There’s nothing motivating about six degrees Fahrenheit, especially after spending the week between Christmas and New Years down with the flu. Maybe it’s a metaphor for 2017 as a whole: an exercise in irrational optimism, in refusing to let the bastards get you down.
This stream will never look the way it did in my lifetime; record-shattering floods slicked off every tree thirty feet up the bank. Most of the local streams are fundamentally altered from the places I know. Elsewhere rivers became more vulnerable to human alteration, access became tougher, watersheds burned.
It’s easy to be cynical. It’s easy to say there was better fishing, easier access, and fewer assholes a generation or two ago, and maybe even some of it is true. But none of it is useful. It’s a sentiment which justifies poor treatment of our natural resources, and if there’s one thing I’ve learned in 2017 it’s that our last best streams aren’t accidental. People worked to protect them for every subsequent generation. As the people who use those outdoor resources we should be more conscientious of that, more willing to practice that sort of forward-thinking in our everyday life. Disinclined to squander the opportunities our parents afforded us.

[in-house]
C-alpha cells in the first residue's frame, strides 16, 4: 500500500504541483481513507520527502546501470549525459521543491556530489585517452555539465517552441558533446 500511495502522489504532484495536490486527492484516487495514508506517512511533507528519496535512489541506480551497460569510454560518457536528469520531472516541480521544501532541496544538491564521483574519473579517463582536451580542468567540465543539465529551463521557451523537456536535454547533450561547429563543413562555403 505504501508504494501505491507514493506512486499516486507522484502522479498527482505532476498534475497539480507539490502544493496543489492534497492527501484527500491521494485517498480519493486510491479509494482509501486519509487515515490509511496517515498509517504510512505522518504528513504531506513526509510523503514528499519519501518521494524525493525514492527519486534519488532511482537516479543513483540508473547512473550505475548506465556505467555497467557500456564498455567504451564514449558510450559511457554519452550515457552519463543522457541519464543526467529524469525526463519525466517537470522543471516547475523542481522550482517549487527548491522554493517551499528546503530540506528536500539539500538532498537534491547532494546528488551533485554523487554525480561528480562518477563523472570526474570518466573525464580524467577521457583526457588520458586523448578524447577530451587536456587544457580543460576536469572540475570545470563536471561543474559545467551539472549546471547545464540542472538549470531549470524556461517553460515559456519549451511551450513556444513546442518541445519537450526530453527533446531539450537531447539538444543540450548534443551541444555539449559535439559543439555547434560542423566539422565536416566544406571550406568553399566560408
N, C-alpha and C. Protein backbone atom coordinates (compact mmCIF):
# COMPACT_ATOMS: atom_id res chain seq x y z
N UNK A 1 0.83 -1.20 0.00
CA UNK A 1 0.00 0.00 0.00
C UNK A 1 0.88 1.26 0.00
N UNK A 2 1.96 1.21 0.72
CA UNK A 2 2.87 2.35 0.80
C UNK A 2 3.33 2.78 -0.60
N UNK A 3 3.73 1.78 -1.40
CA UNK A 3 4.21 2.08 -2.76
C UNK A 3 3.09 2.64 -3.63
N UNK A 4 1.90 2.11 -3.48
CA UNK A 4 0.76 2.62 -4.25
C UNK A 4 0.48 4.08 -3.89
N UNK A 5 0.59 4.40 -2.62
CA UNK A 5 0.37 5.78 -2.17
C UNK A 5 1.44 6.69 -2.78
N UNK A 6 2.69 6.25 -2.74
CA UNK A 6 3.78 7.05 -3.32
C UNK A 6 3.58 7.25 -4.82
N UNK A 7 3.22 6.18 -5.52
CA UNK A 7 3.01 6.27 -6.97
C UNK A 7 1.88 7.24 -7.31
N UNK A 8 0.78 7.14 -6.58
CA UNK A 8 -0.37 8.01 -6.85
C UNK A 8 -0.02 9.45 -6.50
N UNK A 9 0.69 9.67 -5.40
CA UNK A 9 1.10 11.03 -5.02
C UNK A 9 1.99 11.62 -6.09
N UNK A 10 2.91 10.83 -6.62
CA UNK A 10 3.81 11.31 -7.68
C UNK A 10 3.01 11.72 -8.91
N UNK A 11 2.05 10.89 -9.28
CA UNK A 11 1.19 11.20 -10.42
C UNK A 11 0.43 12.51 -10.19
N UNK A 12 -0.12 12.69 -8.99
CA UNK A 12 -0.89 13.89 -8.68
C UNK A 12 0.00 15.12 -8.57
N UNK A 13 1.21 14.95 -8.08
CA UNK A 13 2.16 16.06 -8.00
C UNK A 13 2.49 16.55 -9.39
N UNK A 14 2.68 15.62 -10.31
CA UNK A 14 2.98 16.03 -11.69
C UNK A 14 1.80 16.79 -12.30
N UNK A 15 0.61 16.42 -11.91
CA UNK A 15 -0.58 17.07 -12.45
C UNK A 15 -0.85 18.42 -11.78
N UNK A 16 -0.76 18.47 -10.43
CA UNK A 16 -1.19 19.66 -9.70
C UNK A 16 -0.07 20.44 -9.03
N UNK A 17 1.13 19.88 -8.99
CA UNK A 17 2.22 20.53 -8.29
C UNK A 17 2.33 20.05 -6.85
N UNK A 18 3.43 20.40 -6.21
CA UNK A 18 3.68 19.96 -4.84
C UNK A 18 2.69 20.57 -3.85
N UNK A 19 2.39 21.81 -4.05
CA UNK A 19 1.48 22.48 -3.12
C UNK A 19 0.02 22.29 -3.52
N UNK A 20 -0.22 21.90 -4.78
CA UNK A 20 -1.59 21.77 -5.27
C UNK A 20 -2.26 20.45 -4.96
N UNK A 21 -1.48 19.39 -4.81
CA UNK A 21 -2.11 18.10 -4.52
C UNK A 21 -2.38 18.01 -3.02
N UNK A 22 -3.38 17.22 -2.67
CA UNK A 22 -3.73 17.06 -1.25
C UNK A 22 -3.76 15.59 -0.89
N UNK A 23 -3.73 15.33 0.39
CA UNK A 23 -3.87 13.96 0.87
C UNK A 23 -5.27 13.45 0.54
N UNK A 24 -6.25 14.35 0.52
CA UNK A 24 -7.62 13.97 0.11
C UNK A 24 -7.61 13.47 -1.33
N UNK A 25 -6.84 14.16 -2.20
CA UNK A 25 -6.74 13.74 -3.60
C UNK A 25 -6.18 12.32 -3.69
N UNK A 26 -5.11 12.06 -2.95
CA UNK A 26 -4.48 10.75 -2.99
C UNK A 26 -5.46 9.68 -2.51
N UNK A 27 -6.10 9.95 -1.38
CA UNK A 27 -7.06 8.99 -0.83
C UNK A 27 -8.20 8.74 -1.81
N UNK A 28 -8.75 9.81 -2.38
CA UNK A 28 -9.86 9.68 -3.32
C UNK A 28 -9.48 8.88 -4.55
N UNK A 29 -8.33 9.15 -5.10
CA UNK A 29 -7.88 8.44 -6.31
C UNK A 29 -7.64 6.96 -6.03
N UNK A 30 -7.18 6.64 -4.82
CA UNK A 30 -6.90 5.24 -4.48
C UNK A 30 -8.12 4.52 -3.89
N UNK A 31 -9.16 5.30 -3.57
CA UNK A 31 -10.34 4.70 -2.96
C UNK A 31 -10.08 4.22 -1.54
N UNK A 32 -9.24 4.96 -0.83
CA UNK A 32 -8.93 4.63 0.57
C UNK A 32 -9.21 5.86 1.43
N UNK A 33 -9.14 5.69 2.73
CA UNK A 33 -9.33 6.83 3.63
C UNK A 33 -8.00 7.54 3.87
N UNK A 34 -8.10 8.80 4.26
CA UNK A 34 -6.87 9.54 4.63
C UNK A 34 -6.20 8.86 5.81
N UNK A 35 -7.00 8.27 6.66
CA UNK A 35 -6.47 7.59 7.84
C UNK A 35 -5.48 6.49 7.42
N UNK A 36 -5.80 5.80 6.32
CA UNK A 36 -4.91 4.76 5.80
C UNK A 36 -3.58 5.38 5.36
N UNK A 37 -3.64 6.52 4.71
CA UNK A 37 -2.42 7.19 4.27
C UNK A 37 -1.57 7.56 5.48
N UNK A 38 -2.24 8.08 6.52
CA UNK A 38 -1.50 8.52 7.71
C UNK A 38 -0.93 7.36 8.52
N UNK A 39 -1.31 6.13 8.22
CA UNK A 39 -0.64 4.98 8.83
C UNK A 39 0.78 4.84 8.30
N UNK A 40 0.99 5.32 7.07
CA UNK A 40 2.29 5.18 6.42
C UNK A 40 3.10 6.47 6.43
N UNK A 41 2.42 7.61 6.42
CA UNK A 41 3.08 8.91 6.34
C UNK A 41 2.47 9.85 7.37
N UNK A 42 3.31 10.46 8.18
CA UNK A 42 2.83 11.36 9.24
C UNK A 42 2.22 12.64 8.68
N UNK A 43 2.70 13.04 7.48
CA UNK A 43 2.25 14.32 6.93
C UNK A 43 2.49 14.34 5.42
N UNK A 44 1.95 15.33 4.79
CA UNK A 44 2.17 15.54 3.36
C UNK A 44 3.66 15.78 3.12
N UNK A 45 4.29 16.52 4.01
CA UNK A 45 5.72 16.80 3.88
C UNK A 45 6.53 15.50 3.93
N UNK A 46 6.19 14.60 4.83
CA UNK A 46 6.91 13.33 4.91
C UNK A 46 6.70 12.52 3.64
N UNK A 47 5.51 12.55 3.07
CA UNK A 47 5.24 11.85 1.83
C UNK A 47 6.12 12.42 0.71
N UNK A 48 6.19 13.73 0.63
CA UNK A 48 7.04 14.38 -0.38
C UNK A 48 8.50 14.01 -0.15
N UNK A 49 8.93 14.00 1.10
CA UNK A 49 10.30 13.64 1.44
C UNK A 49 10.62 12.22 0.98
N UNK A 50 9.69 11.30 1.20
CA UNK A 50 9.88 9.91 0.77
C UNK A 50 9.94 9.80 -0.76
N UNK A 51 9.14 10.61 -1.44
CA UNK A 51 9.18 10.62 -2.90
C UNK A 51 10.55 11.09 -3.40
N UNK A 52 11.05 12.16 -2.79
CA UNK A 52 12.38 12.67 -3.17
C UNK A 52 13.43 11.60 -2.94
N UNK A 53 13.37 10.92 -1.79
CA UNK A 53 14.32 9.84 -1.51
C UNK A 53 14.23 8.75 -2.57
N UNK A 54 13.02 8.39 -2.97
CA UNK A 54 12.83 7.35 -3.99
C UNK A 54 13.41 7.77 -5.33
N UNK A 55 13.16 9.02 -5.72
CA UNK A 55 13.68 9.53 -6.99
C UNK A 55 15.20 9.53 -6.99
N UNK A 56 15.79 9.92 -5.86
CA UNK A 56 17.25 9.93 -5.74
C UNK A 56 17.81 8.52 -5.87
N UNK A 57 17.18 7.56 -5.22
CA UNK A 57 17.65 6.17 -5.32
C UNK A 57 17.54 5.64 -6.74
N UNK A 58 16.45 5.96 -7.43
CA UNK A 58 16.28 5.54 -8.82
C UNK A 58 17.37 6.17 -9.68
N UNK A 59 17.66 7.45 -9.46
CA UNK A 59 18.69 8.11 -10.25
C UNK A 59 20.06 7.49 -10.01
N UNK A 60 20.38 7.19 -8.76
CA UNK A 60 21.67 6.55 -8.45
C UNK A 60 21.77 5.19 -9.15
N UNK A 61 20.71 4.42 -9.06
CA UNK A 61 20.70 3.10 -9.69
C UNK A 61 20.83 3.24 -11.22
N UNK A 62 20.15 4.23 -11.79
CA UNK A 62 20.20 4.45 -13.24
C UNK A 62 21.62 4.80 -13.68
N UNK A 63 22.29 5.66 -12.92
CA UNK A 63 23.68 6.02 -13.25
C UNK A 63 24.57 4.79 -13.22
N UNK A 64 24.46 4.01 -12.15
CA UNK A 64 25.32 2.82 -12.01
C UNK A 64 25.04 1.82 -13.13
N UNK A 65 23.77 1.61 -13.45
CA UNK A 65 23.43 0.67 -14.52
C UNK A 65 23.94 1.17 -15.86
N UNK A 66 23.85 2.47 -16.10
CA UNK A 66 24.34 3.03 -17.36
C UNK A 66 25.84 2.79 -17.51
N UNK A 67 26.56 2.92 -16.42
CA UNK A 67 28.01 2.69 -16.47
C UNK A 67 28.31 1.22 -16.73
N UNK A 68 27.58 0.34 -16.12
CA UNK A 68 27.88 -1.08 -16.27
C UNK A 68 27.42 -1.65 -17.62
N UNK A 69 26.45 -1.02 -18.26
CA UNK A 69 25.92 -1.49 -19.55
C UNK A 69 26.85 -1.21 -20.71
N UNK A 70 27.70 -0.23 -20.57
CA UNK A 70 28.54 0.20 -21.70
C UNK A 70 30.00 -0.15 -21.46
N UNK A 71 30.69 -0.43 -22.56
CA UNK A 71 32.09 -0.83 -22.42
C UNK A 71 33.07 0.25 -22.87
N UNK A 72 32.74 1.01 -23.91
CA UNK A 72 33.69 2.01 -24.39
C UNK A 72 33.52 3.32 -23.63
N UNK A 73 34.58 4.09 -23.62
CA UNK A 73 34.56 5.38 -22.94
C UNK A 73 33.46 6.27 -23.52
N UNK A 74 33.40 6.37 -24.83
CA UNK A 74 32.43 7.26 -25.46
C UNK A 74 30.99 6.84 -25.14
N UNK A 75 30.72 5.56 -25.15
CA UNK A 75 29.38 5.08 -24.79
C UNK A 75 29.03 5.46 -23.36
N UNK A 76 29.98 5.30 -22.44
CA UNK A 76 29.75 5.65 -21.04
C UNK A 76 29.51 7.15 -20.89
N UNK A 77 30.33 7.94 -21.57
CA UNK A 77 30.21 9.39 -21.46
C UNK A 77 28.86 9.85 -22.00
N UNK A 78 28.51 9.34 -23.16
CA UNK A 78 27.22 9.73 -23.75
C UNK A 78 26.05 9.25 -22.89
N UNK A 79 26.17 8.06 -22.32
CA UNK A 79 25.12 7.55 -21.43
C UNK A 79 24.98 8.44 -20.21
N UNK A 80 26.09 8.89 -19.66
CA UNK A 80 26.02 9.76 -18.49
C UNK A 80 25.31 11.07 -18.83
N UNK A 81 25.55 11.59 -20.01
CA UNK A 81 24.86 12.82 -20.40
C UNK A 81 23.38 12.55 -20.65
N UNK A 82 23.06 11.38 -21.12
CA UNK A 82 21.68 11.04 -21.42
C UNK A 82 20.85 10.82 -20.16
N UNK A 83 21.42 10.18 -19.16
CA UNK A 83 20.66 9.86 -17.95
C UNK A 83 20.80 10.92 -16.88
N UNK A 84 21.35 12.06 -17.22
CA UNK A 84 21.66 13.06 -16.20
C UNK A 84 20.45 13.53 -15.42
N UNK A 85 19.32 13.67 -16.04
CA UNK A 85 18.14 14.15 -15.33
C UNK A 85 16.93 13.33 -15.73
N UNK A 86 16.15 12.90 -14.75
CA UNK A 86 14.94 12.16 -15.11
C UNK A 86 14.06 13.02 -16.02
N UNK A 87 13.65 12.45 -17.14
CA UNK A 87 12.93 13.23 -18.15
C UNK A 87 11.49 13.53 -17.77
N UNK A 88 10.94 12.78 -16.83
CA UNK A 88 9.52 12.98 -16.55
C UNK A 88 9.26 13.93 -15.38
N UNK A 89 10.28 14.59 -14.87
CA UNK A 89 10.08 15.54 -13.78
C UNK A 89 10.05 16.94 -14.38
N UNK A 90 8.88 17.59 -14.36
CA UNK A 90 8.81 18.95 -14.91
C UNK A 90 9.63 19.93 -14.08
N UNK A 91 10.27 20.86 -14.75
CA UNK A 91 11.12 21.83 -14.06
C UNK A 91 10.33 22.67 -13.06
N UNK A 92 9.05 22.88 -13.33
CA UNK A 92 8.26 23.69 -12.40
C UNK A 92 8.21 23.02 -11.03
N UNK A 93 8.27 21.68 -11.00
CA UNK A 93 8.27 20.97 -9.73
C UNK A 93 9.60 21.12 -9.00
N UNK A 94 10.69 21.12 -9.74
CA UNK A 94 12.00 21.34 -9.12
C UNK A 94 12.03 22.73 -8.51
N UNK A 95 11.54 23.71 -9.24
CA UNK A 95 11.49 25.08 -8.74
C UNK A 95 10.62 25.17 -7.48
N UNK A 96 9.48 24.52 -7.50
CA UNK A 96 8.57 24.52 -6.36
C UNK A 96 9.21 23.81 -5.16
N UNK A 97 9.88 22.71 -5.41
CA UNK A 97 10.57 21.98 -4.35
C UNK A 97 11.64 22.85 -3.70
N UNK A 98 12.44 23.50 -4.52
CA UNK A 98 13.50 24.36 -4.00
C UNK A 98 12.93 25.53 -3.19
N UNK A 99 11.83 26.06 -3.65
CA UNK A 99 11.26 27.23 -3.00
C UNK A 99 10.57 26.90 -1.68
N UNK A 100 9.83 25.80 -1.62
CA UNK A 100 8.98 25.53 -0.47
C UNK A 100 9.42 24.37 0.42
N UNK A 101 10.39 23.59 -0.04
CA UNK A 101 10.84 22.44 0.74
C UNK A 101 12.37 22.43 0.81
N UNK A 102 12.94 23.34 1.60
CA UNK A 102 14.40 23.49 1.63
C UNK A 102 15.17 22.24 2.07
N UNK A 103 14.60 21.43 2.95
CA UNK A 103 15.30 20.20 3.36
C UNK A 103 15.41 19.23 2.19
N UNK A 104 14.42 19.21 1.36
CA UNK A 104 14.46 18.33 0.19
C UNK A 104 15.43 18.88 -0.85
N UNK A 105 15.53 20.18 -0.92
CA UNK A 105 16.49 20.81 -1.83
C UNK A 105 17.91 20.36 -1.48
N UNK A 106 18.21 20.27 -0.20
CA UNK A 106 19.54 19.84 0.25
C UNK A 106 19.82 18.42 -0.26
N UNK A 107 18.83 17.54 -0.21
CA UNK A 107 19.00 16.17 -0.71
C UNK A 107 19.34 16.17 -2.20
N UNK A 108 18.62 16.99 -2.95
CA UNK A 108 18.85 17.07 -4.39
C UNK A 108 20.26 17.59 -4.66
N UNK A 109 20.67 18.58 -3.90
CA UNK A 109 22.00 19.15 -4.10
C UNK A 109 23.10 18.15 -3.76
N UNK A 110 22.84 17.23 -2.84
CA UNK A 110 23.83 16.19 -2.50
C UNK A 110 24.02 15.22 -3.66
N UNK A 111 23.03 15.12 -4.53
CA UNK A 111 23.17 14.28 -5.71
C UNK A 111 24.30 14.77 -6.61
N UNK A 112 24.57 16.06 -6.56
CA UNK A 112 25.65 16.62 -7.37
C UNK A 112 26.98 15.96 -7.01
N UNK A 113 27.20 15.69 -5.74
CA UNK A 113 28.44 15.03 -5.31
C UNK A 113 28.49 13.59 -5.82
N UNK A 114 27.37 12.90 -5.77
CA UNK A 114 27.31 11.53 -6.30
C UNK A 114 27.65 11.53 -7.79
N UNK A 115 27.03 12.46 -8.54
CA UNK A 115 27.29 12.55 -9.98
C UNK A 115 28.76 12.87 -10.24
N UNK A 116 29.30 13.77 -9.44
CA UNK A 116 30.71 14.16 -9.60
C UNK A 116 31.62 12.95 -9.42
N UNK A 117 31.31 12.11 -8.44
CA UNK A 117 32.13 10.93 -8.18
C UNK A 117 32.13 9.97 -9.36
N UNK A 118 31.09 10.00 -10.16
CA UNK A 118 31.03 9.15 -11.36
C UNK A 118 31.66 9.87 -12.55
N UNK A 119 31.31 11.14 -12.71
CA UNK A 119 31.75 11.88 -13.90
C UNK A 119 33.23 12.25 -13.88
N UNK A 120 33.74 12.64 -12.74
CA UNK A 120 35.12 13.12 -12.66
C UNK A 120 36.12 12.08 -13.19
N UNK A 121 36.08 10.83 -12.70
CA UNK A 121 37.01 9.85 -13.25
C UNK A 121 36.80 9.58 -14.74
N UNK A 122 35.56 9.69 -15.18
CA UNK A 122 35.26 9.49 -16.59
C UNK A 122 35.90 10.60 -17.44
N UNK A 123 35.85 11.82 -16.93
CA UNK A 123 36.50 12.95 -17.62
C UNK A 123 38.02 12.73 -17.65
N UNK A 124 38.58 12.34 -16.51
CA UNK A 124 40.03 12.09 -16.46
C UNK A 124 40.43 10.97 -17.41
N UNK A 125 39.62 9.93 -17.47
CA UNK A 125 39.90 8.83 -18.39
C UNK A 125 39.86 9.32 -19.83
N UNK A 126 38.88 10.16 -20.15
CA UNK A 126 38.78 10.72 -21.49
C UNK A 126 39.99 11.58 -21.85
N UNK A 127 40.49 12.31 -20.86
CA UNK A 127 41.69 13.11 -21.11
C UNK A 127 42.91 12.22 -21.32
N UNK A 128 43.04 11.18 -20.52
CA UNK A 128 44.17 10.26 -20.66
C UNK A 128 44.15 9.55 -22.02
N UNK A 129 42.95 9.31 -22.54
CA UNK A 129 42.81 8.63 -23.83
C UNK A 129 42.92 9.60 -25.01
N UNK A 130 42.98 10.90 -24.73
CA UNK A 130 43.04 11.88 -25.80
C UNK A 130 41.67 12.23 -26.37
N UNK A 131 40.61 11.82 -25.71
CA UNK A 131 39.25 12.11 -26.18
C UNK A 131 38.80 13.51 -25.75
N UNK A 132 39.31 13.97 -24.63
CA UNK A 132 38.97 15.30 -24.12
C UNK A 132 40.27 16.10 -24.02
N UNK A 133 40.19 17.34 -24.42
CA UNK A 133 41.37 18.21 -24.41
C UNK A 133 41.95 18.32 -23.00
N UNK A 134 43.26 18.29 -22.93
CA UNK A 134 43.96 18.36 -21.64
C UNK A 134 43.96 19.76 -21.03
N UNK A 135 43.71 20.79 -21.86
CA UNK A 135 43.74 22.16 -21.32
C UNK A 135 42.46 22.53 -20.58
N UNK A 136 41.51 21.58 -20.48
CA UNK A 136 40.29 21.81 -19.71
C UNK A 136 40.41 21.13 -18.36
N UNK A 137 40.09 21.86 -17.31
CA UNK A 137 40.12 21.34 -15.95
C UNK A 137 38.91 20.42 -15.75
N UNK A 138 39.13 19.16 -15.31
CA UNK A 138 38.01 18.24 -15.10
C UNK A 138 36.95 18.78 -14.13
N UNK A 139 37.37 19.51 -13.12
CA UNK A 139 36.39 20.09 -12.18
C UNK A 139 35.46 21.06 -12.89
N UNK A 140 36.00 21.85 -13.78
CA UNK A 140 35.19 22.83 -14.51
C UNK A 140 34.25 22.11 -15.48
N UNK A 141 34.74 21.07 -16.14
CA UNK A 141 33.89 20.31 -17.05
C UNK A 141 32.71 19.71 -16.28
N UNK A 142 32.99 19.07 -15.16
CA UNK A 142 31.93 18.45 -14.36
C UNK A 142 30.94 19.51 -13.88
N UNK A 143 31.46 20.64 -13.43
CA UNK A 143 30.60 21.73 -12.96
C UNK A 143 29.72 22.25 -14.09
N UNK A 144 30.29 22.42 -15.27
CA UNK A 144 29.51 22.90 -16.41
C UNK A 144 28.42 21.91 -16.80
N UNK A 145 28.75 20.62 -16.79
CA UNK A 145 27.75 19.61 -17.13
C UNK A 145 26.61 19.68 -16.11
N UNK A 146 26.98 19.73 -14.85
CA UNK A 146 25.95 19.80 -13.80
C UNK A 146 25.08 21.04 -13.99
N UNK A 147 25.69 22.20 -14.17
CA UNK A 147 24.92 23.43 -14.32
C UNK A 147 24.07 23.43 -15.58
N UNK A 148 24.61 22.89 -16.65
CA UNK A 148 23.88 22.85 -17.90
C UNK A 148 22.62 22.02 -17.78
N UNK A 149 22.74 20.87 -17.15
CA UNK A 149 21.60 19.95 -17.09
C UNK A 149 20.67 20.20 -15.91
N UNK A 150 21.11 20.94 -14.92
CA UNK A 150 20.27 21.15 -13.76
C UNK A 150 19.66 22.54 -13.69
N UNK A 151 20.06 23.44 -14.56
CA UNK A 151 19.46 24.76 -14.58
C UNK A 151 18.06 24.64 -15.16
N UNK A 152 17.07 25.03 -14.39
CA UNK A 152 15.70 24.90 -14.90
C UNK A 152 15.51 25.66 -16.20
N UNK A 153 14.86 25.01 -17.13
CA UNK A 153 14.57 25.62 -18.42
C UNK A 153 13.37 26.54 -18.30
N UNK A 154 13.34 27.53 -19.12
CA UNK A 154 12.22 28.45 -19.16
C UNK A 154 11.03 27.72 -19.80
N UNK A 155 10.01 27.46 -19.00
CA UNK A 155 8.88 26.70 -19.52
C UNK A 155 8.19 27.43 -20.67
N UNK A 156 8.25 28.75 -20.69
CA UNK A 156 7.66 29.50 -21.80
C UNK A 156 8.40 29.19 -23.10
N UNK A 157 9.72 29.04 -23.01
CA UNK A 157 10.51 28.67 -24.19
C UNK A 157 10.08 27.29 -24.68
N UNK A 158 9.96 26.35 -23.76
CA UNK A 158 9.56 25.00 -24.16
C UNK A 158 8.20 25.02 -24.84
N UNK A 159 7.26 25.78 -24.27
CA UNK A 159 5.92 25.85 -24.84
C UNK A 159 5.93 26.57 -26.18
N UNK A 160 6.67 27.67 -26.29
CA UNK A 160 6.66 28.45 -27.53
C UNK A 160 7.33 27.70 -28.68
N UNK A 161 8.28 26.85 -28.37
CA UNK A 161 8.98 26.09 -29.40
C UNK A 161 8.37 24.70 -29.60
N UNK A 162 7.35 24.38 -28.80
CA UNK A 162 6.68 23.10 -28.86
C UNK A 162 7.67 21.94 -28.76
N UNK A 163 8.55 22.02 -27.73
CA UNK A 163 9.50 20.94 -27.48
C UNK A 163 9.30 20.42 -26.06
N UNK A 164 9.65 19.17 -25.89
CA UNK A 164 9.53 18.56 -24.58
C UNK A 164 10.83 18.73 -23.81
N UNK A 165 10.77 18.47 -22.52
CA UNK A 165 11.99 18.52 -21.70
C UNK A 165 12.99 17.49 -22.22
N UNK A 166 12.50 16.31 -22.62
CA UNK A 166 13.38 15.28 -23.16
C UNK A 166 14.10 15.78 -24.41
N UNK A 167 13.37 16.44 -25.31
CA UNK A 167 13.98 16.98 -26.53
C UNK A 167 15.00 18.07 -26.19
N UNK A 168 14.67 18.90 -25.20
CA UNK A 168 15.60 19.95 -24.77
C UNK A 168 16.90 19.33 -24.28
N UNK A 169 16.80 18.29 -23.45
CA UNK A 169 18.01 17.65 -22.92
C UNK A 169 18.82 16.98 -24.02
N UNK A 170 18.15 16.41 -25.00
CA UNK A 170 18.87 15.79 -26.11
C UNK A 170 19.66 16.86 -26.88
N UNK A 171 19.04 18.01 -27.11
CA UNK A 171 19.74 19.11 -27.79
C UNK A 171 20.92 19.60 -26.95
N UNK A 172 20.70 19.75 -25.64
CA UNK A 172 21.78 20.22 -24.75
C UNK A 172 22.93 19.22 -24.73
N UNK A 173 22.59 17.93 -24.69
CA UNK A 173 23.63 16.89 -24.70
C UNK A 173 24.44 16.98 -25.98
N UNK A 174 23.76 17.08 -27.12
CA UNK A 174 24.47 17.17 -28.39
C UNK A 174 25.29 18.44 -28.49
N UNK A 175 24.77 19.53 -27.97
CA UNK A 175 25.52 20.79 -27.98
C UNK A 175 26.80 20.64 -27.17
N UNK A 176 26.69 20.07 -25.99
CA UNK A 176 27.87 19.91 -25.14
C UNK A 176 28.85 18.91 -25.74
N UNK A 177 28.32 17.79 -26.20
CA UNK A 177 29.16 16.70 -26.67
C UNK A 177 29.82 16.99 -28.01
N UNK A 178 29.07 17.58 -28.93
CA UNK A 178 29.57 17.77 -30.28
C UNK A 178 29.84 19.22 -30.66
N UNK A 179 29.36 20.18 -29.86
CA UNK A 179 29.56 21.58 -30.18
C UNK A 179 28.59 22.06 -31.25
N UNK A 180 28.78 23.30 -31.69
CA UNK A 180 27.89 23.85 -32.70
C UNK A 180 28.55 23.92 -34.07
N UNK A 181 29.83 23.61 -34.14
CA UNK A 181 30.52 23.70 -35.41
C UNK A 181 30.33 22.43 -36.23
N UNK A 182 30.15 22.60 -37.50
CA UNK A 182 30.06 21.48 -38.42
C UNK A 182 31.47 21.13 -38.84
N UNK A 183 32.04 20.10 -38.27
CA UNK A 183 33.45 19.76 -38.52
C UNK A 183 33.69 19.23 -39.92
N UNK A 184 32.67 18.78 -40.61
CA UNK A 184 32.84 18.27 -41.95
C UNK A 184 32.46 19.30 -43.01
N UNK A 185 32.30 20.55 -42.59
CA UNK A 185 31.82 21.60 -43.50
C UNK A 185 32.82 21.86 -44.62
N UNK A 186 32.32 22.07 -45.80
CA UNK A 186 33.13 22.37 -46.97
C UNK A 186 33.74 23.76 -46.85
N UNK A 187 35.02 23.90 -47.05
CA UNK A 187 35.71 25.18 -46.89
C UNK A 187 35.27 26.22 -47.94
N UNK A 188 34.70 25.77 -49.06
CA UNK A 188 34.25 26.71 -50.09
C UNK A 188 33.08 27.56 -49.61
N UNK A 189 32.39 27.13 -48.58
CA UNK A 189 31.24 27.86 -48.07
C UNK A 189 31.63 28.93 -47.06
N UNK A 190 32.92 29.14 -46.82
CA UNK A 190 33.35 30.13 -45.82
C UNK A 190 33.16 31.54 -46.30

I’ve thought a bit about this space in the past couple weeks, about its direction and the expressive opportunities it affords. I have every intent of being more proactive in its management during the upcoming year, and have been cooking up new content and features which will hopefully be of interest. Best of luck with your endeavors during 2018, and take care.